We have recently published a paper on evolutionary processes in isolated islet populations of the Skyros wall lizard, Podarcis gaigeae in BMC Evolutionary Biology. The paper investigates the relationship between neutral genetic divergence and morphological divergence in islet- and mainland populations. The morphological trait we use in the comparisons is throat colour morph, and islet populations show pronounced frequency differences with different morphs being common on different islets. Our data suggests that stochastic forces such as genetic drift and/or founder effects can interact with selection and have an effect even at a morphological level in islet populations with low effective sample sizes. BMC Evolutionary Biology is an open access journal and a link to the paper is found here. The abstract is as follows:
Island biology and morphological divergence of the Skyros wall lizard Podarcis gaigeae: a combined role for local selection and genetic drift on color morph frequency divergence?
Patterns of spatial variation in discrete phenotypic traits can be used to draw inferences about the adaptive significance of traits and evolutionary processes, especially when compared to patterns of neutral genetic variation. Population divergence in adaptive traits such as color morphs can be influenced by both local ecology and stochastic factors such as genetic drift or founder events. Here, we use quantitative color measurements of males and females of Skyros wall lizard, Podarcis gaigeae, to demonstrate that this species is polymorphic with respect to throat color, and the morphs form discrete phenotypic clusters with limited overlap between categories. We use divergence in throat color morph frequencies and compare that to neutral genetic variation to infer the evolutionary processes acting on islet- and mainland populations.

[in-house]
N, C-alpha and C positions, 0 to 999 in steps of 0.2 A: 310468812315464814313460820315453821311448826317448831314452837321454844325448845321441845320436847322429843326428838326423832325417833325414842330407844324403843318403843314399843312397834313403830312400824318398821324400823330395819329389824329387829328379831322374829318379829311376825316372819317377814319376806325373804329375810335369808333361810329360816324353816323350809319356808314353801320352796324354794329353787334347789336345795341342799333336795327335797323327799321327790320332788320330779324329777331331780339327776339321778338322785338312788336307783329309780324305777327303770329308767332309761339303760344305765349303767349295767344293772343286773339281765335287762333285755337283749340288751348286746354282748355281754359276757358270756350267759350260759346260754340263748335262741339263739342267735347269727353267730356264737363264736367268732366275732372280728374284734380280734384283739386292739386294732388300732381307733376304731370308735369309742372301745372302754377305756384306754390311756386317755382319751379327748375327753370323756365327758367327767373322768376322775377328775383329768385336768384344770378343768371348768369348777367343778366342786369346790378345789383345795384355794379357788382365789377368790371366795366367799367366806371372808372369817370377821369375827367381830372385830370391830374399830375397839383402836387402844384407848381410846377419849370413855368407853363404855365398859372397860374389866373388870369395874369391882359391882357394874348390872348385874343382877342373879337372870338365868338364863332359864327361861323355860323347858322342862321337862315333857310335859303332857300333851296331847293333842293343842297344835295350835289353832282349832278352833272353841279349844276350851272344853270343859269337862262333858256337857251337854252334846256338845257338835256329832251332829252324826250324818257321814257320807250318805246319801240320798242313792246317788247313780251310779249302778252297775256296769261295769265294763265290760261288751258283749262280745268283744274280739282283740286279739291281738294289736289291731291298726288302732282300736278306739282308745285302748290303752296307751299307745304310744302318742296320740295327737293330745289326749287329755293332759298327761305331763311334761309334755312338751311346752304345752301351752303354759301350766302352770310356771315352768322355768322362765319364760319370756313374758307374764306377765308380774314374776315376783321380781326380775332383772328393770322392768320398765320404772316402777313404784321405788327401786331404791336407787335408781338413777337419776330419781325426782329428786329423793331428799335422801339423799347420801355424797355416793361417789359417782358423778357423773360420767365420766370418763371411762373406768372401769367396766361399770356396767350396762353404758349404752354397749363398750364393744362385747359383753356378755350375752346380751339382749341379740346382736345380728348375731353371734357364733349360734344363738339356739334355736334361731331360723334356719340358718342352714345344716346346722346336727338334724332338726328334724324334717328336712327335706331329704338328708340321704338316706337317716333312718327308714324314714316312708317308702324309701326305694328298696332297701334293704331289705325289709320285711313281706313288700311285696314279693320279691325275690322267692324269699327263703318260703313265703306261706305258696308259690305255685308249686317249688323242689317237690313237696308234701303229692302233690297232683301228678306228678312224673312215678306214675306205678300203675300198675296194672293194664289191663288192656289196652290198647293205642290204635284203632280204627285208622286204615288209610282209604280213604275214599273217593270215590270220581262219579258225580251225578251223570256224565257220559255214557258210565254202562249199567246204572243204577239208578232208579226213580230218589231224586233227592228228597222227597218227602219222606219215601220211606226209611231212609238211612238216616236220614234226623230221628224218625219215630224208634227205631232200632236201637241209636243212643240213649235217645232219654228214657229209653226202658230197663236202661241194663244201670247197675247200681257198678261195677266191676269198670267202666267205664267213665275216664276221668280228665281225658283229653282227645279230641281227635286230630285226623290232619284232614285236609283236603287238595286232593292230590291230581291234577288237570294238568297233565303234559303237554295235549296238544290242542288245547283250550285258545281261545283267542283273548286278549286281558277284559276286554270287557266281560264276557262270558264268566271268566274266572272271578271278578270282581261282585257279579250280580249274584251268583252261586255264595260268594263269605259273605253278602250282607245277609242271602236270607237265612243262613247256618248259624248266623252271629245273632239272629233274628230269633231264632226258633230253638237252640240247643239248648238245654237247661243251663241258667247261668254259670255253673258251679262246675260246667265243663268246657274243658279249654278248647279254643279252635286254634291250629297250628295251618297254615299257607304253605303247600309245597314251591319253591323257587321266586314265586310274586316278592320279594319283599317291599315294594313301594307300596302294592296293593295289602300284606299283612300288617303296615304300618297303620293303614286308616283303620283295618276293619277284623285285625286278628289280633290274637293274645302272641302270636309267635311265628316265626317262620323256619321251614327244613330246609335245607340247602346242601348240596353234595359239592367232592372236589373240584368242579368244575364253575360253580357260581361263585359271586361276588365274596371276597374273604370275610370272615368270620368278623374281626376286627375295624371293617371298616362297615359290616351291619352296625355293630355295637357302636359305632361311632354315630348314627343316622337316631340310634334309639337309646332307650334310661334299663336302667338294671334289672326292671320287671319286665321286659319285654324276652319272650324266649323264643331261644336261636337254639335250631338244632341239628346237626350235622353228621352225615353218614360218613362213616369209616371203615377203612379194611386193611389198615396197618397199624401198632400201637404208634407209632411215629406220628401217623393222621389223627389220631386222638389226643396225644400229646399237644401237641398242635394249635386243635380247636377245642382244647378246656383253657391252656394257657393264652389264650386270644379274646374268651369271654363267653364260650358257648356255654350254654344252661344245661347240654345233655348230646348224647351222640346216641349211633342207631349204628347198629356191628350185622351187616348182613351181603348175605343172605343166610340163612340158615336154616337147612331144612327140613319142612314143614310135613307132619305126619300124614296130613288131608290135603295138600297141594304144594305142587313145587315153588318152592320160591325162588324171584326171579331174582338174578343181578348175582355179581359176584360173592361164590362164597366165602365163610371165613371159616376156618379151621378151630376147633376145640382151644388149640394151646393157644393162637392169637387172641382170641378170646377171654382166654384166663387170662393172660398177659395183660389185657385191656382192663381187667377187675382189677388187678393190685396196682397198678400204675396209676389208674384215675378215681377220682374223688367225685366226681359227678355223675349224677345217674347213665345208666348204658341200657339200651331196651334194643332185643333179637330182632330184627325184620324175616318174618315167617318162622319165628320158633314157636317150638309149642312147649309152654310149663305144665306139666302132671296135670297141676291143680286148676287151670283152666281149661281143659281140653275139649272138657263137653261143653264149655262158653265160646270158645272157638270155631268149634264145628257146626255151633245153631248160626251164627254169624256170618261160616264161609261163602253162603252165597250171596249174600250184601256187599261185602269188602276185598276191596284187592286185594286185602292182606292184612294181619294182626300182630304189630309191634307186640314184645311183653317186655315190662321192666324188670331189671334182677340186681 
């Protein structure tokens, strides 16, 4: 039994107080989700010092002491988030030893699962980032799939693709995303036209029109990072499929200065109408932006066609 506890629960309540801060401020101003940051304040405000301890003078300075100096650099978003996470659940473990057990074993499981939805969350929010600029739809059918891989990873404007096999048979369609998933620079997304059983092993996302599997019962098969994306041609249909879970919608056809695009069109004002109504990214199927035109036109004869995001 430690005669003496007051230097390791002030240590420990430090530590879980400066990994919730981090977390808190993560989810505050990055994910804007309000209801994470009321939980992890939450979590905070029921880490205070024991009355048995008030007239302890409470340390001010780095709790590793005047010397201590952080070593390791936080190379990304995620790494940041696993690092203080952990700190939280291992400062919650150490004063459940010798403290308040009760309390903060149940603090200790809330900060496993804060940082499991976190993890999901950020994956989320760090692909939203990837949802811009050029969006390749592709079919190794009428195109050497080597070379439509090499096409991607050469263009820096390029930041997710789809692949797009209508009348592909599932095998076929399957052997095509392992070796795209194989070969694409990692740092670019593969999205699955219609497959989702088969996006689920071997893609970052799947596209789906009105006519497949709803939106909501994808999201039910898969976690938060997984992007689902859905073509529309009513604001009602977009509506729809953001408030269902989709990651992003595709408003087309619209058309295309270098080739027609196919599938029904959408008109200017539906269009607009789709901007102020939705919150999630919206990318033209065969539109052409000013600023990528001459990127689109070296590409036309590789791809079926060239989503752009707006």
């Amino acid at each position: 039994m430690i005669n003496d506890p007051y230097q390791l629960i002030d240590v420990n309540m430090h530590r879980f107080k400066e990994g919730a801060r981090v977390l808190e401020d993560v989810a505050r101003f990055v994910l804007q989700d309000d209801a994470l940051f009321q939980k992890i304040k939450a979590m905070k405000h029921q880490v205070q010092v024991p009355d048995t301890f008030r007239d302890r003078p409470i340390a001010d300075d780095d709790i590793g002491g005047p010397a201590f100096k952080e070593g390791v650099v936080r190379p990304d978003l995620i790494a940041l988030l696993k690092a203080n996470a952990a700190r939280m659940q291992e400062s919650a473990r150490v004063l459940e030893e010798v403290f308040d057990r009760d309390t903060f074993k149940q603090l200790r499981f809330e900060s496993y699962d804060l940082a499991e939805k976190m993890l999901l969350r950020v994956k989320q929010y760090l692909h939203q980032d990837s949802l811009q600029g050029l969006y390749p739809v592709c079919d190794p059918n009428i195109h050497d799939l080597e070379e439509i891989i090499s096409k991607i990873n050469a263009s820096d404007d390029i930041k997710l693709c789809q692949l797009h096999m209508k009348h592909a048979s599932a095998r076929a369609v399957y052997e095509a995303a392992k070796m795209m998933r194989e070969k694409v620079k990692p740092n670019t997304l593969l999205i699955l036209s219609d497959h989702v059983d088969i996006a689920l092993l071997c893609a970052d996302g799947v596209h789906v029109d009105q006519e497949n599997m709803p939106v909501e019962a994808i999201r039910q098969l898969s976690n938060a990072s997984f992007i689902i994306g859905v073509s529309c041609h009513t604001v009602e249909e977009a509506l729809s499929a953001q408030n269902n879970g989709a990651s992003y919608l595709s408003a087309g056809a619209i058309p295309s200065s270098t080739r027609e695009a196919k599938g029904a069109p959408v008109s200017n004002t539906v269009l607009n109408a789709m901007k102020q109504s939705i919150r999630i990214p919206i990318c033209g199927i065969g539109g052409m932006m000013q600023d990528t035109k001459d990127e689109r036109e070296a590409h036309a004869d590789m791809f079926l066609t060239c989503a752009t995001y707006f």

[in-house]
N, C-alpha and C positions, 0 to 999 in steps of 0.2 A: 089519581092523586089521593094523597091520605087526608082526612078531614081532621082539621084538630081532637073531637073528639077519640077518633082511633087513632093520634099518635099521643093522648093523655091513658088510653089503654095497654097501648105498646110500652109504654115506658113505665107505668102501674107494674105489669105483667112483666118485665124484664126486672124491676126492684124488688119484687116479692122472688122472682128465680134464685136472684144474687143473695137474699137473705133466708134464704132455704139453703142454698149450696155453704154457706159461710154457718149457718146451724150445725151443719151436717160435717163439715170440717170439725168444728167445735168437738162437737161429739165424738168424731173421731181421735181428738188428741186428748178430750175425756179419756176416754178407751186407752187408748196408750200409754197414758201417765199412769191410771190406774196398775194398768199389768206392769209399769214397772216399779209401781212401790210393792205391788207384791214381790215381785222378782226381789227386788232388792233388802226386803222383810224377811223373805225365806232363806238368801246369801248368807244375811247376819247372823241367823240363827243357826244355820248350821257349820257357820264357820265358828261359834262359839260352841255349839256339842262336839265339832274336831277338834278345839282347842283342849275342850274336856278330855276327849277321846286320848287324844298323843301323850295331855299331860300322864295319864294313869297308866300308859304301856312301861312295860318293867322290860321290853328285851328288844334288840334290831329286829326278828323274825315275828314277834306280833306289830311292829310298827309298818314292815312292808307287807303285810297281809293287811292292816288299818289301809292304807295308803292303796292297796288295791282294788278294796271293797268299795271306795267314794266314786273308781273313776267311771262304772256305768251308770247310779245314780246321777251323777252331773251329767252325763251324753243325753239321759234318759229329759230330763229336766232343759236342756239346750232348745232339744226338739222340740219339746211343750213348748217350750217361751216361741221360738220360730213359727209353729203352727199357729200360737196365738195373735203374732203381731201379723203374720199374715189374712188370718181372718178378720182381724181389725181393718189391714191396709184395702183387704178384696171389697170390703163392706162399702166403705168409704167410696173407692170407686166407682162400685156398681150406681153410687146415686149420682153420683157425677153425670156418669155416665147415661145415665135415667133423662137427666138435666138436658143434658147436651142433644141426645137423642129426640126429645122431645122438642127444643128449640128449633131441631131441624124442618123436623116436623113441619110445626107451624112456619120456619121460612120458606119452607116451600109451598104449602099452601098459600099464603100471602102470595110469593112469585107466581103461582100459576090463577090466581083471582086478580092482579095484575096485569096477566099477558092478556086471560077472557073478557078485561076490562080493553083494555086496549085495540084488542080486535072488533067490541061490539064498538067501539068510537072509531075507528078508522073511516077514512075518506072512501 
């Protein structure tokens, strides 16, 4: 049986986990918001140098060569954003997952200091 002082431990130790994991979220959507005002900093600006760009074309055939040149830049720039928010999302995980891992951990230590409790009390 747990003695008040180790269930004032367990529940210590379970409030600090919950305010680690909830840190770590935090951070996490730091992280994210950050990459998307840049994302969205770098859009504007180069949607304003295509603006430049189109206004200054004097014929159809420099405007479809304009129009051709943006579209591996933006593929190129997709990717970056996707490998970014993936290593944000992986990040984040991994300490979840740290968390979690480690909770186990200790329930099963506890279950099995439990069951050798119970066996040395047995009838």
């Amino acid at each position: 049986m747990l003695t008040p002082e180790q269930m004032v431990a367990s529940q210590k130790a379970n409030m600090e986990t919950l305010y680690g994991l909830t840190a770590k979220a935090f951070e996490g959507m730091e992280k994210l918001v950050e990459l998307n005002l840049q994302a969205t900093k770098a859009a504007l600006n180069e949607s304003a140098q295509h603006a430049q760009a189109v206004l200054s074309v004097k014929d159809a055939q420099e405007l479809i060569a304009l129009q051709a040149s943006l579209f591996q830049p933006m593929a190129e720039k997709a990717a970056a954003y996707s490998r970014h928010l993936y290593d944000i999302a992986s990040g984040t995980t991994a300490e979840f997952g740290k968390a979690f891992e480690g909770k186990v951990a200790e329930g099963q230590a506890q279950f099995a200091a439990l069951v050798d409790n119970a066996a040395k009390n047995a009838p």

Geographically close islet- and mainland populations of the Skyros wall lizard exhibit strong divergence in throat color morph frequencies. Population variation in throat color morph frequencies between islets was higher than that between mainland populations, and the effective population sizes on the islets were small (Ne:s <>ST) for throat color morph frequencies fell within the neutral FST-distribution estimated from microsatellite markers, and genetic drift could thus not be rejected as an explanation for the pattern. Moreover, for both comparisons among mainland-mainland population pairs and between mainland-islet population pairs, morph frequency divergence was significantly correlated with neutral divergence, further pointing to some role for genetic drift in divergence also at the phenotypic level of throat color morphs.
Genetic drift could not be rejected as an explanation for the pattern of population divergence in morph frequencies. In spite of an expected stabilising selection, throat color frequencies diverged in the islet populations. These results suggest that there is an interaction between selection and genetic drift causing divergence even at a phenotypic level in these small, subdivided populations.